President Biden laid blame Tuesday on two Democratic senators for Congress’ failure to pass voting rights legislation, apparently a reference to Sens. Joe Manchin of West Virginia and Kyrsten Sinema of Arizona.
“I hear all the folks on TV saying why doesn’t Biden get this done?” the president said in an address after meeting survivors of the Tulsa race massacre at the Greenwood Cultural Center.
“Well, because Biden only has a majority of effectively four votes in the House and a tie in the Senate, with two members of the Senate who vote more with my Republican friends,” he added, a rare public rebuke of members of his own party.
“June should be a month of action on Capitol Hill,” Biden said, as he appointed Vice President Kamala Harris to lead the White House’s efforts to expand voting rights. Biden vowed to “fight like heck” to get the For the People Act, already passed by the House, through the Senate.
Both Manchin and Sinema vote with the president nearly 100% of the time, but they are opposed to nuking the 60-vote filibuster, a move that would likely be necessary to pass the sweeping For the People Act. The senators have been pressed to change their position on the Senate’s 60-vote hurdle, which is meant to prompt deliberation, especially after not enough Republicans voted with Democrats to form the Jan. 6 commission to study the Capitol riot.
Manchin also opposes the For the People Act, the election overhaul bill that would expand mail-in voting and would create automatic voter registration. He’s said the bill is too broad and too partisan.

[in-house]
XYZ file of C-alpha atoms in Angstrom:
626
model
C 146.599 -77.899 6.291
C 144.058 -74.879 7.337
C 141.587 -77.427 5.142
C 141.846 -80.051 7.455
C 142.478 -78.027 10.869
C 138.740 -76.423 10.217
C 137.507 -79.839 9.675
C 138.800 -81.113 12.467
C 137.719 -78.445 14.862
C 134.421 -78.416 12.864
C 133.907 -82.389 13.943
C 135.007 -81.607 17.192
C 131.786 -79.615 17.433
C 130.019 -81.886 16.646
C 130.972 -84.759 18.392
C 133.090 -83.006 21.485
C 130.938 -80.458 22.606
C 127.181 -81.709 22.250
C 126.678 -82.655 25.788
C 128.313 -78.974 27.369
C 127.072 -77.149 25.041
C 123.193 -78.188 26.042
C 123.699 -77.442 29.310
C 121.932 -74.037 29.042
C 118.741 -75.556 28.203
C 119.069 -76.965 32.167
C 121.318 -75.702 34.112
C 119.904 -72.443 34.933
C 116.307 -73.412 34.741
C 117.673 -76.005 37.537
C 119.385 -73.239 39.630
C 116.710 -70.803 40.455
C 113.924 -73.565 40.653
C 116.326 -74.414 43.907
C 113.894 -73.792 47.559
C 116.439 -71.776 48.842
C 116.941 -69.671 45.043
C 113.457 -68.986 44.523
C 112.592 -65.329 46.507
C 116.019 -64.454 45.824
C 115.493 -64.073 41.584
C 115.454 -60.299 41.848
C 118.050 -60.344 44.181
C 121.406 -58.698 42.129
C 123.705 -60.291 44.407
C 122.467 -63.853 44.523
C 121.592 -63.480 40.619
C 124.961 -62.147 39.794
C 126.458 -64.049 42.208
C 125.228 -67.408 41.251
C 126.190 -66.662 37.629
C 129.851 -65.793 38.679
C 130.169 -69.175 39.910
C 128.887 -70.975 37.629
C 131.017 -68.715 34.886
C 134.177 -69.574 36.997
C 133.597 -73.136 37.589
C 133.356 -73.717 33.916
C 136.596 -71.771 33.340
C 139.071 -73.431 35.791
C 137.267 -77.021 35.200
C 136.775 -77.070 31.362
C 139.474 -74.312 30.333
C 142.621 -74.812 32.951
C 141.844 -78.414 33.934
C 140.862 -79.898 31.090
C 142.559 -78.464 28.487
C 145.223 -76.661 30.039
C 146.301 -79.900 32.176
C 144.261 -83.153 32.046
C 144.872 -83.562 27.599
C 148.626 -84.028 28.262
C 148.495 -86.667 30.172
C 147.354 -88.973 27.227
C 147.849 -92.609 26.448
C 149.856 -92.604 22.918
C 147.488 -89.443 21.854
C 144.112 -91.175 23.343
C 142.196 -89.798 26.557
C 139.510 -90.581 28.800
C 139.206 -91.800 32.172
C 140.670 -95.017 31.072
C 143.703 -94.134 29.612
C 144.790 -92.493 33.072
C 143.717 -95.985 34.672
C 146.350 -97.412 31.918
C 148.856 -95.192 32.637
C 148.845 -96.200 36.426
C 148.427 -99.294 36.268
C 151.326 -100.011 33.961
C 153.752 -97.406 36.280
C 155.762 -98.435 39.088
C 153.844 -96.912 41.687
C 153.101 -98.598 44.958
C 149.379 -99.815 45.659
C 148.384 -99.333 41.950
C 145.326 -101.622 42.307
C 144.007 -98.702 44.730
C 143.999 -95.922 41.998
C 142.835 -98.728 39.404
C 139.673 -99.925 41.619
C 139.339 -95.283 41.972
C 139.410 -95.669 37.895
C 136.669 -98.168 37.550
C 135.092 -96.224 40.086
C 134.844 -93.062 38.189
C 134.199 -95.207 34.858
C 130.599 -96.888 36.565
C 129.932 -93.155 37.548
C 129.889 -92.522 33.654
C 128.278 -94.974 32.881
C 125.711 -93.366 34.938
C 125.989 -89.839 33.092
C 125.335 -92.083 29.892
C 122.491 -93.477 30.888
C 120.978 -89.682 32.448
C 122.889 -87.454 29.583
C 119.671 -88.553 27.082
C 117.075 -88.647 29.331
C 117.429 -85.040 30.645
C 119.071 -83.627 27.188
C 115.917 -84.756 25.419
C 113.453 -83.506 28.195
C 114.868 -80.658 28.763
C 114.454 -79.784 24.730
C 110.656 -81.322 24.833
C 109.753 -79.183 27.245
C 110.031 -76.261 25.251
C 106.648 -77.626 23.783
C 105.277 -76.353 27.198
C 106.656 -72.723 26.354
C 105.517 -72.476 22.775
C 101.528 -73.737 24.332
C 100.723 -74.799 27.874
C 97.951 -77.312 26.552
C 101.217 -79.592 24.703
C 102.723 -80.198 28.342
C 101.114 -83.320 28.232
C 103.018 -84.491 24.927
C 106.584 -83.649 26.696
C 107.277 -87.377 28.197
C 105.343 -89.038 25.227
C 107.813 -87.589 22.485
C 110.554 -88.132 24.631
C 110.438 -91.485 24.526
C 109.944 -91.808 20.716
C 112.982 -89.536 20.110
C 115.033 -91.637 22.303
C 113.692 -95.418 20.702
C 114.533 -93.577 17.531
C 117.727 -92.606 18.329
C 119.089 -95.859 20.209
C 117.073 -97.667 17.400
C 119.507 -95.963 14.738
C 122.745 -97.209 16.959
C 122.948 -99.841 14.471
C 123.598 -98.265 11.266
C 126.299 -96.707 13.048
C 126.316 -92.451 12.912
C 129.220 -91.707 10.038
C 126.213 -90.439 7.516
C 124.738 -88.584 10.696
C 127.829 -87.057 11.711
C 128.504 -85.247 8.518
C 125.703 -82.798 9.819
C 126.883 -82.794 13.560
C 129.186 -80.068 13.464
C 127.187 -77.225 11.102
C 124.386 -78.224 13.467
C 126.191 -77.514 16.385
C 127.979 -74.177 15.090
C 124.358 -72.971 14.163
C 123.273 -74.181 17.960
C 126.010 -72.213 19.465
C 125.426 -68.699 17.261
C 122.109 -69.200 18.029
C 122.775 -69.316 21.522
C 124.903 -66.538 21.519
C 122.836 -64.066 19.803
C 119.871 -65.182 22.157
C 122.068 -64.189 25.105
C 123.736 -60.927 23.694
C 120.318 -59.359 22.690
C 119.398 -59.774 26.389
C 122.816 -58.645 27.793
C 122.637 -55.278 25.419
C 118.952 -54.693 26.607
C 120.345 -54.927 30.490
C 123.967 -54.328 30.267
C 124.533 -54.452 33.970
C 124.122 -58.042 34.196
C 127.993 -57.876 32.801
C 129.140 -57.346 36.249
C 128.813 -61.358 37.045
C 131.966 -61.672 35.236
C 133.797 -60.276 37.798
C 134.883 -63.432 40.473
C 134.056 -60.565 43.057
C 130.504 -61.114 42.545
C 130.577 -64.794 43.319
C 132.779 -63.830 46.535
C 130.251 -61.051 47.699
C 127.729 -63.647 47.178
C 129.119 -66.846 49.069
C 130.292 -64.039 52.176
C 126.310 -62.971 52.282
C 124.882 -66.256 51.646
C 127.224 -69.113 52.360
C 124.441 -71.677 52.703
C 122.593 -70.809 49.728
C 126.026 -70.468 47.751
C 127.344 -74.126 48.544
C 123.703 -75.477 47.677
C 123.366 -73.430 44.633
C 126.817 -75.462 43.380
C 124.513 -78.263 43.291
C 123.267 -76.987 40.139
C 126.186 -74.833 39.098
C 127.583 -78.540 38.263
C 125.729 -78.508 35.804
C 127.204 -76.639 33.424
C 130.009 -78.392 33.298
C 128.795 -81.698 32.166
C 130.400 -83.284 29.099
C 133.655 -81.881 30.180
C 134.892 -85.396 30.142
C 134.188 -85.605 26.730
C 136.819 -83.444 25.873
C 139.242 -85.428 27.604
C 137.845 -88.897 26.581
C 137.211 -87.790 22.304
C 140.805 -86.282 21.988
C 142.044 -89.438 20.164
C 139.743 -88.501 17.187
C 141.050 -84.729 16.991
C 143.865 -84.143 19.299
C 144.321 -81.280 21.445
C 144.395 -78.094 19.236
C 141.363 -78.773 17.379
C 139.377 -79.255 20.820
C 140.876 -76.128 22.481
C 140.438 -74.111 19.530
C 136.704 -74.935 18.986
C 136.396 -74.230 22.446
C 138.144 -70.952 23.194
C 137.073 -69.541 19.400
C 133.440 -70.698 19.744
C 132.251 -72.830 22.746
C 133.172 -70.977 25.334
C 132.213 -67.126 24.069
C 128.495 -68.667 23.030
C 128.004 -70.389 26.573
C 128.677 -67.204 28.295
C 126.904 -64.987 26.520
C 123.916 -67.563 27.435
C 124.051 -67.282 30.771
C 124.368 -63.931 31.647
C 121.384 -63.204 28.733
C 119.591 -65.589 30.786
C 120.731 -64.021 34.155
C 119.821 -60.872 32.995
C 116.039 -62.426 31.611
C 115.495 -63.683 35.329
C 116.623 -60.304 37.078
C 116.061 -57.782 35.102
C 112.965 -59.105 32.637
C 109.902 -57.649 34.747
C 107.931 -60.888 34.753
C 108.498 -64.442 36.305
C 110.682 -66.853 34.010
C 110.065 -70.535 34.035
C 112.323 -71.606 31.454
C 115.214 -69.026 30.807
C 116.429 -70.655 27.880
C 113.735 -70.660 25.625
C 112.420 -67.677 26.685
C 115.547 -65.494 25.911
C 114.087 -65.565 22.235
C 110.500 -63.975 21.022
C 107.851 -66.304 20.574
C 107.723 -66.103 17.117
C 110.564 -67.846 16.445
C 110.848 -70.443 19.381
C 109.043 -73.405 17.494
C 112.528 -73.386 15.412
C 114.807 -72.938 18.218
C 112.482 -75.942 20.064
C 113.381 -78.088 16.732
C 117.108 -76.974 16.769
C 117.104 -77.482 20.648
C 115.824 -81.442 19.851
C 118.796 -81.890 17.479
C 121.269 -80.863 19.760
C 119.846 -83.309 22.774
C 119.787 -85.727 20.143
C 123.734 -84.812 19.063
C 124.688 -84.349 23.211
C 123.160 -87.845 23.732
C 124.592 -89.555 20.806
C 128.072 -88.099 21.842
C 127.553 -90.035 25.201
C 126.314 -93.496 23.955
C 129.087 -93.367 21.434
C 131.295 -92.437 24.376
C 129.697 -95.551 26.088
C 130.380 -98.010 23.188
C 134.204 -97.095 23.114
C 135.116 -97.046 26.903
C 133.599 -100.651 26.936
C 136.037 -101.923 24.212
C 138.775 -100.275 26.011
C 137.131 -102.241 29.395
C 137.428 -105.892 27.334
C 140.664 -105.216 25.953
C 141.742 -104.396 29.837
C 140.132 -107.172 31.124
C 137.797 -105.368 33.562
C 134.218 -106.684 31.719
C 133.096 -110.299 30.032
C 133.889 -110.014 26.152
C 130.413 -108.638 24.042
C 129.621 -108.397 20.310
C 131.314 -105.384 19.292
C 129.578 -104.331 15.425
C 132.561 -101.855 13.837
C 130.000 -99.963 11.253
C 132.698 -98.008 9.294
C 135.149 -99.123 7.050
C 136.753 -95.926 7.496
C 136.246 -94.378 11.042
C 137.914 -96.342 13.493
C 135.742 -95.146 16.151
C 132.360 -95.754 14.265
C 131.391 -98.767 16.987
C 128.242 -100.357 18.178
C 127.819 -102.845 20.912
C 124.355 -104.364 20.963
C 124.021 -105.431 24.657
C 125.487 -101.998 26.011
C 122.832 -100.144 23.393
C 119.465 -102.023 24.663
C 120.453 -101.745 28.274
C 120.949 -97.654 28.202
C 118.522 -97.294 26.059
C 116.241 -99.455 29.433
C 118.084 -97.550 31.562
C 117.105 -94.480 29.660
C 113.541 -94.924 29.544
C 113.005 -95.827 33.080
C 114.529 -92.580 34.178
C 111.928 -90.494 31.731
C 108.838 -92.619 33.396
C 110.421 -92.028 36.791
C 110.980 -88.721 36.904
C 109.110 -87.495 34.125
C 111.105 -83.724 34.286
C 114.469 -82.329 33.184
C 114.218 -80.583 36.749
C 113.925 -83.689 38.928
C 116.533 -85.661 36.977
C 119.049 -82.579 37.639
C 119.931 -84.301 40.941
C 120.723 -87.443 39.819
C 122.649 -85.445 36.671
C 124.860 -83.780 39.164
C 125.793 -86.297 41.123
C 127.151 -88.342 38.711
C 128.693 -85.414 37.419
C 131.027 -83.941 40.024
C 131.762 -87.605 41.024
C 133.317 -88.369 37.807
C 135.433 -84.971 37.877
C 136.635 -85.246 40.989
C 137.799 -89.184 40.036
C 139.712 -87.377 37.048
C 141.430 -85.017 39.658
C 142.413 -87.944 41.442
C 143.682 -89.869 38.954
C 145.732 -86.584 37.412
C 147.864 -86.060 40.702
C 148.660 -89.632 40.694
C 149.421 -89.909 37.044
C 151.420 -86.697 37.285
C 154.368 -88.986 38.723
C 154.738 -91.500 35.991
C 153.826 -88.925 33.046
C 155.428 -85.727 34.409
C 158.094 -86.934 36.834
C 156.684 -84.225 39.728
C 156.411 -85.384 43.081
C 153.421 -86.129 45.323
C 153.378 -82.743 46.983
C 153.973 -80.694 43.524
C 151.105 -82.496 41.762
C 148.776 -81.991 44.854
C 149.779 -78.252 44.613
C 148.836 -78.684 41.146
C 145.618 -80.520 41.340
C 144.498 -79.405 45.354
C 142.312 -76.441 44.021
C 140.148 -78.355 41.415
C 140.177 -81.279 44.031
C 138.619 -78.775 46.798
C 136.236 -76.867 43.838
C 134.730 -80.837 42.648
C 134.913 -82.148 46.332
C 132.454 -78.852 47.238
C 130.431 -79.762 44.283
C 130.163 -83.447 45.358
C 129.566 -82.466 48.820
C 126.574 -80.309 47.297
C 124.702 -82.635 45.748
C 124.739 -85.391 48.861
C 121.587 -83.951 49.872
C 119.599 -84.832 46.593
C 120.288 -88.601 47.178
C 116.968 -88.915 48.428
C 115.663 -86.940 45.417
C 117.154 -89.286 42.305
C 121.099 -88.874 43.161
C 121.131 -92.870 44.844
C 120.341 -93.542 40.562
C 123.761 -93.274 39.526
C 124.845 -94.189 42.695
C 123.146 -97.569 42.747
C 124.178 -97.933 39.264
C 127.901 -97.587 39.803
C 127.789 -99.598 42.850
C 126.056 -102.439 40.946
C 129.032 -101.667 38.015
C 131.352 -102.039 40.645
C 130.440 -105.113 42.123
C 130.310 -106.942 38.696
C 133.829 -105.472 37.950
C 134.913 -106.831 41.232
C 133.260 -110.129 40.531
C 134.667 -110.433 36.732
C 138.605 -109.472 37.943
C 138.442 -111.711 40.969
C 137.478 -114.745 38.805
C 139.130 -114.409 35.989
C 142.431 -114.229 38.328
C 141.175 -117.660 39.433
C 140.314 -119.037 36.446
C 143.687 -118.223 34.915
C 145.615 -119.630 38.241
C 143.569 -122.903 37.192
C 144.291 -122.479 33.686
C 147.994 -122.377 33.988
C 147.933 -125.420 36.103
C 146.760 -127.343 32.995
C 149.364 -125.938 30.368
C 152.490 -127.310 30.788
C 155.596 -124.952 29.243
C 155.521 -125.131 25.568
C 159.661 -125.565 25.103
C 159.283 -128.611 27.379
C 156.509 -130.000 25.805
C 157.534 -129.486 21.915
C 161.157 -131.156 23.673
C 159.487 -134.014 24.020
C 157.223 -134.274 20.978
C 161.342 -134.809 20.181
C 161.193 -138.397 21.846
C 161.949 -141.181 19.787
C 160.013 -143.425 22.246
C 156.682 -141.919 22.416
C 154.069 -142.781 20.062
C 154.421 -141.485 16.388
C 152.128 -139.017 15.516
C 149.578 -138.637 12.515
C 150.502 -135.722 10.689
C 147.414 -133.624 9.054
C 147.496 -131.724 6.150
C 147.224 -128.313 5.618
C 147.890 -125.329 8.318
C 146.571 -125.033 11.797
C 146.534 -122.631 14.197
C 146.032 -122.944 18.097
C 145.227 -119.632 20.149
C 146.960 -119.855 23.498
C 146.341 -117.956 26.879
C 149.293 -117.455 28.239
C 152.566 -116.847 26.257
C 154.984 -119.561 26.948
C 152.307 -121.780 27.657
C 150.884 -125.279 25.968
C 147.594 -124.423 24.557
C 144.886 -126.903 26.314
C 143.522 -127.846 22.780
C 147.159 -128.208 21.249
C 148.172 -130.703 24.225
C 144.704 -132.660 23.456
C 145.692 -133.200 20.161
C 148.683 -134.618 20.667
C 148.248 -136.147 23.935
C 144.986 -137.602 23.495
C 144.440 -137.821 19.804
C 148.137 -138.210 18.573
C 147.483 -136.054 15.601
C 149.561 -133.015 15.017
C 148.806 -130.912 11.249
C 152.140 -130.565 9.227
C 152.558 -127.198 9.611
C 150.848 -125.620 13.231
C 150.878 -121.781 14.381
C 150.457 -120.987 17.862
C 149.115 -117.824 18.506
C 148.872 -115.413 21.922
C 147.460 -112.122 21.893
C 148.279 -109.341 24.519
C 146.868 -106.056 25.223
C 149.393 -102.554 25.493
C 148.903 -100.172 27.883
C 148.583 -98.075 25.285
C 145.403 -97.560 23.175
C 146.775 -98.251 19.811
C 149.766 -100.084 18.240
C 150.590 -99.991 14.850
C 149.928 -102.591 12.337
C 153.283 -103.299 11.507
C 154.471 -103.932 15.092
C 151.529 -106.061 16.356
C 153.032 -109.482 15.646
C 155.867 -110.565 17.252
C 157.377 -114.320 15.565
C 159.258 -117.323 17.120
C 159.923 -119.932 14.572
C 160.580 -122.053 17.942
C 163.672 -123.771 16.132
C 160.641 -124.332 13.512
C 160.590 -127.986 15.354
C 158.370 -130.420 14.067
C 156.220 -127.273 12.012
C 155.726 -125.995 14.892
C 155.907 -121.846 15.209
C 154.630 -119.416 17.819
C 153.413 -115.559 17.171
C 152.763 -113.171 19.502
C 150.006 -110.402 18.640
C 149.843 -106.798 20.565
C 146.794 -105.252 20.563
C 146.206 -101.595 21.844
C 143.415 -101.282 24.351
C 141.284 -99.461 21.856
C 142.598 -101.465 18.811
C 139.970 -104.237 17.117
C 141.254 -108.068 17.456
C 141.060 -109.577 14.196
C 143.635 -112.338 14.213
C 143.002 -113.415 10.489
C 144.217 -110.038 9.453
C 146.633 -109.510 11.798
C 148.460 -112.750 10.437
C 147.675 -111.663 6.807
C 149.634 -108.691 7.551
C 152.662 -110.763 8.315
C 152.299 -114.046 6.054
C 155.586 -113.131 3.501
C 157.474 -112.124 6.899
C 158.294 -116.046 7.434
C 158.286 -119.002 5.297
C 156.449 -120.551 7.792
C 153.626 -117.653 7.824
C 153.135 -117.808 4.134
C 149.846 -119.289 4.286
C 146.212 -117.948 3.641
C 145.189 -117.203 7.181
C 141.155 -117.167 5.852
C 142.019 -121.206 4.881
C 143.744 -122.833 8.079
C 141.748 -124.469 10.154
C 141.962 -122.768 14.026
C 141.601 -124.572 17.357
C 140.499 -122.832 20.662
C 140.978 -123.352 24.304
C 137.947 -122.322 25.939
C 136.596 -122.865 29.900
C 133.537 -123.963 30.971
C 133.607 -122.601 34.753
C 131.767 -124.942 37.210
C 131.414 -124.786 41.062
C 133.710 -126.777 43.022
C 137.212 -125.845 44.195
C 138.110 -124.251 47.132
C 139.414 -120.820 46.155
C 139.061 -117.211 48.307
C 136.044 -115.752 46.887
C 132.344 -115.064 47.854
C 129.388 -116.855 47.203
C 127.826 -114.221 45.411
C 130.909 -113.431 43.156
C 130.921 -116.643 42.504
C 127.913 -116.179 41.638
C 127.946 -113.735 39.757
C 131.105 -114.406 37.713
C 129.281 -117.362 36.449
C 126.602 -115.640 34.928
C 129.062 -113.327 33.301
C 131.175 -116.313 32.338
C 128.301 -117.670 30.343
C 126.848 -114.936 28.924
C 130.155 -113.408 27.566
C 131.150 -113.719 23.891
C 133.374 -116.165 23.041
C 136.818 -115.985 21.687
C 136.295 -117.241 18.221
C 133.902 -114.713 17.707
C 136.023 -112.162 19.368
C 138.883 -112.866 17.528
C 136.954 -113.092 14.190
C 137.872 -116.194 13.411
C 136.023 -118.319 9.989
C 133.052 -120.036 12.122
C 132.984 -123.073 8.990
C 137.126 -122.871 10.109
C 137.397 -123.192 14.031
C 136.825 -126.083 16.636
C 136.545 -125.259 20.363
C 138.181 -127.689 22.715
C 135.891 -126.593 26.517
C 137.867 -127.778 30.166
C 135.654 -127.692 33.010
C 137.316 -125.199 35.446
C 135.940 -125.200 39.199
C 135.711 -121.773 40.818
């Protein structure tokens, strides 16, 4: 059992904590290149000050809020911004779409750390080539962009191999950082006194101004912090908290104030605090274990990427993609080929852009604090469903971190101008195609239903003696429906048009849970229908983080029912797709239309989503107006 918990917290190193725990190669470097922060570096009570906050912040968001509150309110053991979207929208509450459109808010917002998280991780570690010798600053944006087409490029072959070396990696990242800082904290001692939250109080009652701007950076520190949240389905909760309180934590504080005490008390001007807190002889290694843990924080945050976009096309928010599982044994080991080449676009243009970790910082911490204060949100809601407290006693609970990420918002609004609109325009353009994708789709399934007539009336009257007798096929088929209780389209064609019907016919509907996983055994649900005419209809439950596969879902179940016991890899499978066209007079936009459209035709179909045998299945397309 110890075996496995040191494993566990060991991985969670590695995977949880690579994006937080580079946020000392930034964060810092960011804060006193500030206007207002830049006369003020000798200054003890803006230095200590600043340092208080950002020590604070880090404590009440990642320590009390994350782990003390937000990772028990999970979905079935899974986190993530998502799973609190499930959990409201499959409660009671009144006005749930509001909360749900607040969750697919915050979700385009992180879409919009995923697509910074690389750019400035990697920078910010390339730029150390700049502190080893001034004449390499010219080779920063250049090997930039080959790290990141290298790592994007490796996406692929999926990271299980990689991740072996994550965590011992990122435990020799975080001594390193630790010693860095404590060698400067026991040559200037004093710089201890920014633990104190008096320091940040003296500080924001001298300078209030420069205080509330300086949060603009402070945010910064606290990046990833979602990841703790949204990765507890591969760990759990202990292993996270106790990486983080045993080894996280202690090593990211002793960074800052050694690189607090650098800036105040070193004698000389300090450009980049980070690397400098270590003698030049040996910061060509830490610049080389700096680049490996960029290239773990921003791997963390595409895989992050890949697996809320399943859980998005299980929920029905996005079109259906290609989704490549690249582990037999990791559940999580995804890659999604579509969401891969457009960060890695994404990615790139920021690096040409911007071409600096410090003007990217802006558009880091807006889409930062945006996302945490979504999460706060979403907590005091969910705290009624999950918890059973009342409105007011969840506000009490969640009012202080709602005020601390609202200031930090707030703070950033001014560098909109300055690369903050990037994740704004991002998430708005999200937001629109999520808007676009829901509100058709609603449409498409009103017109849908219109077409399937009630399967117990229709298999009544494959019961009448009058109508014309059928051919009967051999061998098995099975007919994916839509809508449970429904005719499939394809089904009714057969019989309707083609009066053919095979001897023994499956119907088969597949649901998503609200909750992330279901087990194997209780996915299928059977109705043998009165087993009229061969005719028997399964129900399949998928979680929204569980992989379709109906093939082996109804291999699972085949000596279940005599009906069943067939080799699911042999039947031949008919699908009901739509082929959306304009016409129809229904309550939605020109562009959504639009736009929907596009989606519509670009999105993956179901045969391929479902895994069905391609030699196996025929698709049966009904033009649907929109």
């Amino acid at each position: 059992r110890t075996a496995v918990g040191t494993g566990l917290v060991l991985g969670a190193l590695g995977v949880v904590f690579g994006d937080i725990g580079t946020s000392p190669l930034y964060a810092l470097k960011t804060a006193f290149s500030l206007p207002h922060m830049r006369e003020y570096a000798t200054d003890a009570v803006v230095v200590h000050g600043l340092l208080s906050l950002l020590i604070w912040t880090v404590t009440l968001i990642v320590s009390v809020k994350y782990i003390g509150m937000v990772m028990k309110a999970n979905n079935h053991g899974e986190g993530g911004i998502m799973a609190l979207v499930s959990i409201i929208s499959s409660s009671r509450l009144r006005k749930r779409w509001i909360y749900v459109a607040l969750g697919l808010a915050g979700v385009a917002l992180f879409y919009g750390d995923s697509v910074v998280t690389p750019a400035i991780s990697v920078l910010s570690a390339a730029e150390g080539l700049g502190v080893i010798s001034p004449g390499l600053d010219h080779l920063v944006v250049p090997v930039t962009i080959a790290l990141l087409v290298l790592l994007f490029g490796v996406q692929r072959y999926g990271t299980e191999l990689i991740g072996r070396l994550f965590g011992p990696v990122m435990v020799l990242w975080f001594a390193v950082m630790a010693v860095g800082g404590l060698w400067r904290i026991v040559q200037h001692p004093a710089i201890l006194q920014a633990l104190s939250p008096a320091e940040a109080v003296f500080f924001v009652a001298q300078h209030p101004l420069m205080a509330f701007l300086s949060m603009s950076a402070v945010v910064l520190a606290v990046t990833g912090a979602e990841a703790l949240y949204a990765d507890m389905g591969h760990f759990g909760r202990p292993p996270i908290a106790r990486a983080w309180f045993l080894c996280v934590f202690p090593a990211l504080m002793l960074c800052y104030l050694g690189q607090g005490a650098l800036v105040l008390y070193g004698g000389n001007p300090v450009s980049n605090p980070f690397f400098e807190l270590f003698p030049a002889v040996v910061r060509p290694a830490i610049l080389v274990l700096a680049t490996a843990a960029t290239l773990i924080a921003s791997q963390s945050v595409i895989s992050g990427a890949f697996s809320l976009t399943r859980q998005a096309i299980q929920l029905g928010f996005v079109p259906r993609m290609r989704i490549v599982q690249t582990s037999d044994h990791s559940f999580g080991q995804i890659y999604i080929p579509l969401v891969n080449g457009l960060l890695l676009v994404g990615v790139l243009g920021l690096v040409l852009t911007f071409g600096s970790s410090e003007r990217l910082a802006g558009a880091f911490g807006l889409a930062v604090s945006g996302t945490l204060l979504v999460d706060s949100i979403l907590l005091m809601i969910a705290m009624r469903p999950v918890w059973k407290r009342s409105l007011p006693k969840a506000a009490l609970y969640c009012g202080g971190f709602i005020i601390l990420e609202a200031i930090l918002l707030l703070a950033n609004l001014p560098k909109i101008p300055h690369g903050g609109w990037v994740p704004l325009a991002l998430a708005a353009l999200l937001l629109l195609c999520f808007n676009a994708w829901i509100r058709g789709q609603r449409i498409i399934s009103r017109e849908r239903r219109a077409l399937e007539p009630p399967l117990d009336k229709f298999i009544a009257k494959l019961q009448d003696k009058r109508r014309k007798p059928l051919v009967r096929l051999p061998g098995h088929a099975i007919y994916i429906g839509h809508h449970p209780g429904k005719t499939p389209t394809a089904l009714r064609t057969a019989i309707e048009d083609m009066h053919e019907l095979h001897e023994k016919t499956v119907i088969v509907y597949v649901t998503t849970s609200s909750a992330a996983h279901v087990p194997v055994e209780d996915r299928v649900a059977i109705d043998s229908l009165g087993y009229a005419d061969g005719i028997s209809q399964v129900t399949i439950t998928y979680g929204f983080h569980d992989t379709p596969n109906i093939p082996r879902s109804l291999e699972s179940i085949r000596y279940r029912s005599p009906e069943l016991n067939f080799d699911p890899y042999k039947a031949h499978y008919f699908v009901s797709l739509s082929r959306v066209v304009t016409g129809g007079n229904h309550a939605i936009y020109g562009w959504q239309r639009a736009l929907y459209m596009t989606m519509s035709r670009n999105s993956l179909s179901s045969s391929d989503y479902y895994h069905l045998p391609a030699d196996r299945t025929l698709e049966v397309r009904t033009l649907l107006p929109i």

But Manchin has voiced support for the John Lewis Voting Rights Advancement Act, which would require states with a record of discrimination in voting to pre-clear new voting restrictions with the federal government.
Biden’s remarks come as GOP-led states across the nation have proposed election security measures in light of the 2020 election.
Texas Republicans ran into an unexpected hurdle over the weekend when state Democrats walked out of the state House chamber to temporarily deny Republicans the quorum needed to hold a final vote on a controversial voting bill. Voting restrictions have already become law in the months since the election in Georgia, Florida and Iowa, drawing the ire of Democrats, who broadly say the legislation targets voters of color, and prompting condemnation from some major corporations.